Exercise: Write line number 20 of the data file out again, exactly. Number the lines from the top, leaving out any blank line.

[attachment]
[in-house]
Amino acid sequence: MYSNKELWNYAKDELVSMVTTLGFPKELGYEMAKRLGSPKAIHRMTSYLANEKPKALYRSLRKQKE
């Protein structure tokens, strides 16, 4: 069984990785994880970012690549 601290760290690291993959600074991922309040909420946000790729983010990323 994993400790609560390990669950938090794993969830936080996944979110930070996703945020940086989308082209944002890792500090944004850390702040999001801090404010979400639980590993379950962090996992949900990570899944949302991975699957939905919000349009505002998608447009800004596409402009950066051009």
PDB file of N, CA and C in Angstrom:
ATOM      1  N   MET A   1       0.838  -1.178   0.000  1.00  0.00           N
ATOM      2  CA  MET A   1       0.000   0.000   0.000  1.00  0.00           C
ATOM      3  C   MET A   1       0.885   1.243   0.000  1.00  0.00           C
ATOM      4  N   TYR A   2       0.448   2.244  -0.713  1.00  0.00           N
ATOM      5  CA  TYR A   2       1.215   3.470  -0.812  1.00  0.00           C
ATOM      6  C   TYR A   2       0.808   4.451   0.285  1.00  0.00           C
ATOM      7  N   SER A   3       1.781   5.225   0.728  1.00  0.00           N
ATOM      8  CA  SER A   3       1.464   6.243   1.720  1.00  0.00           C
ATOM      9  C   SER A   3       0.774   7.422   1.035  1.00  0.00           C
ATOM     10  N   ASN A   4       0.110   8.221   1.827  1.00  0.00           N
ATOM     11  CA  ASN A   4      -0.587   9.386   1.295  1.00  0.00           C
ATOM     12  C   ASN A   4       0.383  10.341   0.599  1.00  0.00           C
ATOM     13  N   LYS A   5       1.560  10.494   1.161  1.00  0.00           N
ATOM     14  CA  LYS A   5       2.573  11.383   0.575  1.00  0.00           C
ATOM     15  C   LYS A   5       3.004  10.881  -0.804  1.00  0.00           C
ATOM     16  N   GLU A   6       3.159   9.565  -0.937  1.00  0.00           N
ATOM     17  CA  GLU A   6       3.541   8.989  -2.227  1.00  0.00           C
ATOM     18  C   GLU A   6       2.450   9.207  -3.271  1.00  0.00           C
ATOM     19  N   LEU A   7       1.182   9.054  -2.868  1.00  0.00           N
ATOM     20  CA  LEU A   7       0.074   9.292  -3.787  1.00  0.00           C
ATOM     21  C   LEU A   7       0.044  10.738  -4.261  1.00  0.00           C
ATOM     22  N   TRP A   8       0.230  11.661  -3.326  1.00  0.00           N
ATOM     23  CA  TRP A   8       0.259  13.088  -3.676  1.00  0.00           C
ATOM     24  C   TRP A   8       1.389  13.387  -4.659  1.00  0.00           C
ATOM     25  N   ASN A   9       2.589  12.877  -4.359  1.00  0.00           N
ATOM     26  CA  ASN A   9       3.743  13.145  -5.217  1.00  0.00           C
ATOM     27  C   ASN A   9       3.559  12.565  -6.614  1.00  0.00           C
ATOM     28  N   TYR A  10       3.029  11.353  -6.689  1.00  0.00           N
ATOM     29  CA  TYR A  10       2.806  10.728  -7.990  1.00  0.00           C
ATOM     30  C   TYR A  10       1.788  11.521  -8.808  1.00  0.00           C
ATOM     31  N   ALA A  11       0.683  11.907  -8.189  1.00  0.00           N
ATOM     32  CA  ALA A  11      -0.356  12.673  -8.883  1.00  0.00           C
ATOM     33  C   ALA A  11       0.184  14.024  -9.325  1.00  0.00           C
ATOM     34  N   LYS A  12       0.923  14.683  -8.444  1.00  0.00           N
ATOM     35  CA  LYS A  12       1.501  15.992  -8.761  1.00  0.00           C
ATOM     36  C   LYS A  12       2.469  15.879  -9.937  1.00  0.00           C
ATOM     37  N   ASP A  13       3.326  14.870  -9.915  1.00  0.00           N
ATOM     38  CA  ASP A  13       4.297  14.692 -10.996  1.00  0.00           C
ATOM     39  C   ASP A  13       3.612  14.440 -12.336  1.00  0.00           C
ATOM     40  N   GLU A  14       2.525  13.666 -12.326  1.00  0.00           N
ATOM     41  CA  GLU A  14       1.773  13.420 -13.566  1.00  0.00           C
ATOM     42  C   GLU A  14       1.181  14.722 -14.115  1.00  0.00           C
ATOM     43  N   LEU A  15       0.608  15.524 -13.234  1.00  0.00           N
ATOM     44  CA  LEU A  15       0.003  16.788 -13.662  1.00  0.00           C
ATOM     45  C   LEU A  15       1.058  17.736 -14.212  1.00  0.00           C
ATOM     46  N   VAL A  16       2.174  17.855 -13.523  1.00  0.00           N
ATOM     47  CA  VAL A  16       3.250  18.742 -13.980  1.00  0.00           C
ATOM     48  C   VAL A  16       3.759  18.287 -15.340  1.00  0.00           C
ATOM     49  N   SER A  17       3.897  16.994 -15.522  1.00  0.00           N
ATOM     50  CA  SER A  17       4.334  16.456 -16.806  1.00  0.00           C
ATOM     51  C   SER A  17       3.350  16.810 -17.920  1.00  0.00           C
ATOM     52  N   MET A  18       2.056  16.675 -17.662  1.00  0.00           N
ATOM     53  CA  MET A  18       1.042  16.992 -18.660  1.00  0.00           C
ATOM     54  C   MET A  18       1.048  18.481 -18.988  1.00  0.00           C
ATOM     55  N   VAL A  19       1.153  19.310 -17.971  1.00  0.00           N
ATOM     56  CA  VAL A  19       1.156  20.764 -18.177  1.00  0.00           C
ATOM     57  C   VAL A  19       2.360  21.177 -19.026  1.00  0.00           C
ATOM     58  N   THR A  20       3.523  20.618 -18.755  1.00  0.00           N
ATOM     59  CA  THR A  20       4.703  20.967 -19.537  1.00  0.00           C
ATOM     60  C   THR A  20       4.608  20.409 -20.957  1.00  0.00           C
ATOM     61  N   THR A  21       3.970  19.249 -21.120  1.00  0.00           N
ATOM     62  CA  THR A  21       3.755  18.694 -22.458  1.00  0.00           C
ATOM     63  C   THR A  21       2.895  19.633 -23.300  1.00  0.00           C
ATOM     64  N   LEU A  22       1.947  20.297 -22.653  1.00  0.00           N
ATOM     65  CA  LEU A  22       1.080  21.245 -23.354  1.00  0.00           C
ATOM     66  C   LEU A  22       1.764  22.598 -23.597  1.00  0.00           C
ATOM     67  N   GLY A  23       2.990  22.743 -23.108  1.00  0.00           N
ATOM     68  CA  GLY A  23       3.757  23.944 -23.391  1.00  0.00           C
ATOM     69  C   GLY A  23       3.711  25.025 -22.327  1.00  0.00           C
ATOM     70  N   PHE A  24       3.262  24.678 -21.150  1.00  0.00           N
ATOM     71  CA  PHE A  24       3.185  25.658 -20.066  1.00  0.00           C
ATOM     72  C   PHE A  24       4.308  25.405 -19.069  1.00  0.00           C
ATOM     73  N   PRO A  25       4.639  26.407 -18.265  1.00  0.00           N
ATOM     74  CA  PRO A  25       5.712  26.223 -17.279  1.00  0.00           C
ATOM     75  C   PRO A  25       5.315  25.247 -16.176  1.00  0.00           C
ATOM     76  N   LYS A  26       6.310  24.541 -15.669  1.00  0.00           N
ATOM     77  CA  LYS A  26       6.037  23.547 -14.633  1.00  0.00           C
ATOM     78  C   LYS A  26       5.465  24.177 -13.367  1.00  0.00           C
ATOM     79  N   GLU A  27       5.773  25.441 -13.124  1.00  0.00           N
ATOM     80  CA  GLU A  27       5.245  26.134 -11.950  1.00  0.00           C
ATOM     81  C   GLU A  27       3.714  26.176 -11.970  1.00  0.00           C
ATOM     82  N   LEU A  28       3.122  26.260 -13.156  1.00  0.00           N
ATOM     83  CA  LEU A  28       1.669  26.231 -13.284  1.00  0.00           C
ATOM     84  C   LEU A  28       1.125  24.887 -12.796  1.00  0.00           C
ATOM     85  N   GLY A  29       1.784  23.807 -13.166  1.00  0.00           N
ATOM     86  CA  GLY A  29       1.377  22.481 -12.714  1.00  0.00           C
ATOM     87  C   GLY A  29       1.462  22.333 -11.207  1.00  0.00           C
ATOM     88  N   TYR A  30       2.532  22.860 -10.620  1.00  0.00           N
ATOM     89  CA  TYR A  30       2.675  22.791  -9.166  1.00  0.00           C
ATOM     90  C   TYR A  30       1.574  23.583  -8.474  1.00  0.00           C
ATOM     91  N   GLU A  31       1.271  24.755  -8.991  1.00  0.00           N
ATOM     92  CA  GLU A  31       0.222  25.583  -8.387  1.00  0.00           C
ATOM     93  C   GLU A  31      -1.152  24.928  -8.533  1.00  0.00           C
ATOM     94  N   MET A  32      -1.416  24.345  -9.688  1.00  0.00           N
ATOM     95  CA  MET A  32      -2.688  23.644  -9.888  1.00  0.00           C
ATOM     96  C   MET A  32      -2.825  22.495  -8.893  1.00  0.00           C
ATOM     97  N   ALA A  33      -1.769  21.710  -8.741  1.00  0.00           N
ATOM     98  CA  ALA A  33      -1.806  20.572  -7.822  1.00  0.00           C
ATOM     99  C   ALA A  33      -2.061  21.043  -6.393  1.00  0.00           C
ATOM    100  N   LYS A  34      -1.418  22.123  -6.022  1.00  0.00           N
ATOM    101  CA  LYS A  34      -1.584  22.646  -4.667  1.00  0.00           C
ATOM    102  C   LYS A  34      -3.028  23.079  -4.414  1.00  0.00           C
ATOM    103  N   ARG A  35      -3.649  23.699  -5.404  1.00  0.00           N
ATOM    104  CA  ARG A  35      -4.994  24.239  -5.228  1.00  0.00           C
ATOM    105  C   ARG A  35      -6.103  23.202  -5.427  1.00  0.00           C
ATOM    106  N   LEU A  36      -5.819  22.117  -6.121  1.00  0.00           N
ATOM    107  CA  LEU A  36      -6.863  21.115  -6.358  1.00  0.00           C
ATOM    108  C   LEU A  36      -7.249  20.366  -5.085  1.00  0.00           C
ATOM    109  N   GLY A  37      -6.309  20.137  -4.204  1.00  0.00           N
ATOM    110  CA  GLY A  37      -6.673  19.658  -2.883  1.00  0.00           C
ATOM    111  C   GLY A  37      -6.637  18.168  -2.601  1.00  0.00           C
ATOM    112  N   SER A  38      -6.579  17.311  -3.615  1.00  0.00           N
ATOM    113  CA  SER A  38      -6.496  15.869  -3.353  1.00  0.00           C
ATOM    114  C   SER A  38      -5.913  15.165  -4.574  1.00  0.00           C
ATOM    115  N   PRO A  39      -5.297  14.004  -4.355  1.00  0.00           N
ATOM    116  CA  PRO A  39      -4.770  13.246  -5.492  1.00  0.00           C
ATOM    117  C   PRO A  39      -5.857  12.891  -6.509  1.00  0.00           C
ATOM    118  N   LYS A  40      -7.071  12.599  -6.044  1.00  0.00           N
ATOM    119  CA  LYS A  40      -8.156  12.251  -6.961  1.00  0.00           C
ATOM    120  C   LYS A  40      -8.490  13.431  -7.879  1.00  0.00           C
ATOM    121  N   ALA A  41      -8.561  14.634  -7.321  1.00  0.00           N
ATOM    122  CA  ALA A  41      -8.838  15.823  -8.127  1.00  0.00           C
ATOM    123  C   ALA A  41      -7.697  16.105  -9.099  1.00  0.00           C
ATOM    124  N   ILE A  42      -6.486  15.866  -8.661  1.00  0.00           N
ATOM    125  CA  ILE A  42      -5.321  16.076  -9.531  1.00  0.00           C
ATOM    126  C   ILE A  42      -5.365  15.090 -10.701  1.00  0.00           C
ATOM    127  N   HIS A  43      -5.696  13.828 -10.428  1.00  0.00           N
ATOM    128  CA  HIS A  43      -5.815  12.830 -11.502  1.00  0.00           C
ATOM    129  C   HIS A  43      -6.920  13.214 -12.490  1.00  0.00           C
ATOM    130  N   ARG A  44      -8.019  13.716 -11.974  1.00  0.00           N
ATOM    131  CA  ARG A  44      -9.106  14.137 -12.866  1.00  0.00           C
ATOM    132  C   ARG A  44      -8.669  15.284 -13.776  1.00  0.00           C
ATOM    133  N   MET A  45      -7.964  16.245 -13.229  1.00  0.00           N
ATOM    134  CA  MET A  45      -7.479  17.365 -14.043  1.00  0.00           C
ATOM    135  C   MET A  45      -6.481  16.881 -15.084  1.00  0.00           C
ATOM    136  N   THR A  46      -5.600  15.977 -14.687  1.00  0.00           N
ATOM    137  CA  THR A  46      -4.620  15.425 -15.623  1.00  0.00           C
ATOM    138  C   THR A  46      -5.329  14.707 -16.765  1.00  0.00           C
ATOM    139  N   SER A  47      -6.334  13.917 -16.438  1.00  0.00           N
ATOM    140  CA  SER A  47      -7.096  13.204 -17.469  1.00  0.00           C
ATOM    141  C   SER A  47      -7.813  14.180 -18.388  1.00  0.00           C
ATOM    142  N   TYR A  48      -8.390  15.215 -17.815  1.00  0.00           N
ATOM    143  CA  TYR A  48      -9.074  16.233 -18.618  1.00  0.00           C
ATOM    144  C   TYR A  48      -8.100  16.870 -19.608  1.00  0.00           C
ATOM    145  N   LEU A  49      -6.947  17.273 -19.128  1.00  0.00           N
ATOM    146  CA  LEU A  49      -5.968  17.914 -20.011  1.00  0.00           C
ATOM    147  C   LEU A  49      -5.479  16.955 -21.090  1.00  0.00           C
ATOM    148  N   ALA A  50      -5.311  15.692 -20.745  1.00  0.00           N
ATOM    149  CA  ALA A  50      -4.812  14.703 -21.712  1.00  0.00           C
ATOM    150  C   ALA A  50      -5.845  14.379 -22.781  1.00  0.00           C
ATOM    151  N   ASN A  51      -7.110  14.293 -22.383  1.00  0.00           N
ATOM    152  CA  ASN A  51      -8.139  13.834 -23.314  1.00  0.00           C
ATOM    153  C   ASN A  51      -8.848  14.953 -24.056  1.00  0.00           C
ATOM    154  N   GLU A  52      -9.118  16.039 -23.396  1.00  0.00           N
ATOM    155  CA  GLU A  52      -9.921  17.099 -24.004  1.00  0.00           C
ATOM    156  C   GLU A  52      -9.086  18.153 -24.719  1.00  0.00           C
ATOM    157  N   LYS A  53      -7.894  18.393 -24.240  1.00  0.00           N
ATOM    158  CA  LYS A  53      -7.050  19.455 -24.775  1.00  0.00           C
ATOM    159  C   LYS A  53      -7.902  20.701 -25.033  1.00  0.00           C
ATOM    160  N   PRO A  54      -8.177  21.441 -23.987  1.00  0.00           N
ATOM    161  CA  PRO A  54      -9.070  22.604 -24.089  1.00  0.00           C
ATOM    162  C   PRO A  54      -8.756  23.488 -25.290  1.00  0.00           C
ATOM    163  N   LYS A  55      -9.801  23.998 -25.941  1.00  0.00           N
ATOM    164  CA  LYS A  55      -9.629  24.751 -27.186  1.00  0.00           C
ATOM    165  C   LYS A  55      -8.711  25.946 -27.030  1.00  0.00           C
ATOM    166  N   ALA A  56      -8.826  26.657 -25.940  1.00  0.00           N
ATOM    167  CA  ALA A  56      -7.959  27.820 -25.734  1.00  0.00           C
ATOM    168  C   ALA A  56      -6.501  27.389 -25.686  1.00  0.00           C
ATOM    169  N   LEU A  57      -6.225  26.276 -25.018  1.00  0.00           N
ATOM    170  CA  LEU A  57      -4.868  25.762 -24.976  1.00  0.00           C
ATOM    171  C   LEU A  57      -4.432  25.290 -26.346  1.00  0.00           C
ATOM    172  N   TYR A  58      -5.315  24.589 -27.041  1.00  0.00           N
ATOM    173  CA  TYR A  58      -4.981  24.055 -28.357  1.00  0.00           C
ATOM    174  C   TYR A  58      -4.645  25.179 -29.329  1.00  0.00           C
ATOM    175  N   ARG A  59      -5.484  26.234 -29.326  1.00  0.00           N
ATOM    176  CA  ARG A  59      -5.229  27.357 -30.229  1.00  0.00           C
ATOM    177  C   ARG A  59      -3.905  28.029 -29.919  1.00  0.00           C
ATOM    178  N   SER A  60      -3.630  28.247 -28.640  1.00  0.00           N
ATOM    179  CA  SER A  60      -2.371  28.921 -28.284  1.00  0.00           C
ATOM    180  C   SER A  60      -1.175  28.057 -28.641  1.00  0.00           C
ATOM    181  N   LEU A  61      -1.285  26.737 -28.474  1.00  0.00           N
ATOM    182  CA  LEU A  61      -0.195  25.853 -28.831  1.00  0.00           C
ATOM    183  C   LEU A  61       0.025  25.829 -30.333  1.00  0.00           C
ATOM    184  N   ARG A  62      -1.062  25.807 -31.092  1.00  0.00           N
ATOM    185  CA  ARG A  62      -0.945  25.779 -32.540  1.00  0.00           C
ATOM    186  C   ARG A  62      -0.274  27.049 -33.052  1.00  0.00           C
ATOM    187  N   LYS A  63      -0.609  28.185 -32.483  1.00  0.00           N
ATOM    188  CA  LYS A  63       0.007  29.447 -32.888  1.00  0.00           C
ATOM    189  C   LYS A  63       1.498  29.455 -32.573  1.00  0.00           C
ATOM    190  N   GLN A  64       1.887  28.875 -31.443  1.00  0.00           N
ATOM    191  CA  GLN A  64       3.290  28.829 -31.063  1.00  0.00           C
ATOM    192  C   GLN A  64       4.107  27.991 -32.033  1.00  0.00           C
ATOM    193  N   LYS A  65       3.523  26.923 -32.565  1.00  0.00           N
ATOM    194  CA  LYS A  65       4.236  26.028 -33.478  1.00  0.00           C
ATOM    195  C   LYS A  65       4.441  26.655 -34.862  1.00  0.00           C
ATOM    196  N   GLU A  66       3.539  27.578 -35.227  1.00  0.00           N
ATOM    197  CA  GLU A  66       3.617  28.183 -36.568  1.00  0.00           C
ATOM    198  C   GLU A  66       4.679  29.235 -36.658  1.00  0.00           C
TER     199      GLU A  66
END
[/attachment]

ATOM     16  N   GLU A   6       3.159   9.565  -0.937  1.00  0.00           N